• stevievagabond
      July 15, 2016 at 9:51 pm

      My biggest challenge has been to express this adequately via my blog. Thank you for your love and support auntie, I am so grateful to have so many amazing people in my life!

  3. Stuart North
    July 15, 2016 at 12:10 pm

    Life on a small sailboat in a cramped space with a cranky skipper can be very challenging and possibly even life threatening in an emergency situation. Not quite as romantic as it looks in a photograph. You have obviously had this experience and I’m glad you survived it intact! I’m glad you met up some with good, hospitable people once back on terra firma once again. I was amazed that you met African migrants in Central America on their way north, and especially that there was a Baha’i in the group. Your blog is a window into an exotic but challenging world full of positive and negative experiences. Best wishes in your travels!

    • stevievagabond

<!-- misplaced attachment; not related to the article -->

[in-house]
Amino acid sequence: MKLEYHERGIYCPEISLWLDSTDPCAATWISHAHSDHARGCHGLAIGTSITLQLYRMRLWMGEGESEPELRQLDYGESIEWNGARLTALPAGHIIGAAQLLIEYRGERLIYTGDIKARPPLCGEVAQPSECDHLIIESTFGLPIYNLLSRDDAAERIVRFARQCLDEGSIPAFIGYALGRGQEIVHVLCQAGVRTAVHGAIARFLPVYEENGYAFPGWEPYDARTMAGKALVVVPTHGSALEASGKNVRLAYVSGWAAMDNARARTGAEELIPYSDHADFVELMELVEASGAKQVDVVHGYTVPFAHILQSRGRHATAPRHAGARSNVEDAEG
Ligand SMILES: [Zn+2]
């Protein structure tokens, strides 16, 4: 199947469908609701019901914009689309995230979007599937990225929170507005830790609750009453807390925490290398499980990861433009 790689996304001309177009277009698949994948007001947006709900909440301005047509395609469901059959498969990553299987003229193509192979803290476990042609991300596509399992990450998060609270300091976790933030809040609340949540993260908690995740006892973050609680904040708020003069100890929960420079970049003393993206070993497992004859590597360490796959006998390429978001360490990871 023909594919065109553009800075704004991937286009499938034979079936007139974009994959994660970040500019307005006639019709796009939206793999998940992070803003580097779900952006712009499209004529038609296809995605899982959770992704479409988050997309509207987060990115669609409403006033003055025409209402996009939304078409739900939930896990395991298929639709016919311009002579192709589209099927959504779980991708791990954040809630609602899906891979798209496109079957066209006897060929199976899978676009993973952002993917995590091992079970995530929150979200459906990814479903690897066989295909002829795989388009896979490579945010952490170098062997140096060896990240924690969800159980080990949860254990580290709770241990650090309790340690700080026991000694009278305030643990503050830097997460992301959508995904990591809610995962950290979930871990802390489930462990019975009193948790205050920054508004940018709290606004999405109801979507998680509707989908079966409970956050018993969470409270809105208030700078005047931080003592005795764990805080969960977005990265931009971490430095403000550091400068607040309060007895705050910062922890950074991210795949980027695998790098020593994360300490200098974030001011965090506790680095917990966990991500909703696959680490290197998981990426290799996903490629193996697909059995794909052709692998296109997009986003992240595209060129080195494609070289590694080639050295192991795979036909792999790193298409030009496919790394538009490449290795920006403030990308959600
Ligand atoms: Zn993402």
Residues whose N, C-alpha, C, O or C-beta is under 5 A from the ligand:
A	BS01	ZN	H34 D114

July 15, 2016 at 9:53 pm

      Thank you Stuart I am sure you can imagine what it was like out there more than most people. I can only hope that I learned from the experience what I was meant to. Thank you for following along and sharing your thoughts. 🙂

  4. Laurie
    July 17, 2016 at 12:58 pm

    You write very well… As I sit here this morning reading this new blog, I was brought to tears. Maybe because of the danger you faced, and knowing your parents and their fears for you, maybe because of the couple who helped you, and my own trust that there are more good people than bad in the world, maybe because of the plight of the four Africans you met, maybe because you show such grace and strength of character, maybe all of it and more….. Thank you.
    L

    • stevievagabond
      September 7, 2016 at 2:25 pm

      Laurie this is so wonderful to hear thank you for sharing. To know these stories I share and the posts I write about them is actually making it around the world for others to connect with them is super special to me. Thank you again!

  5. Gretchen
    August 11, 2016 at 11:35 pm

    Just beautiful Stevie. Moving, inspiring, creative, thoughtful, and oh so true. SO much love from Molly and I.

    • stevievagabond
      September 7, 2016 at 2:28 pm

      Thank you Gretchen and Molly! Your love and support means the world to me!!!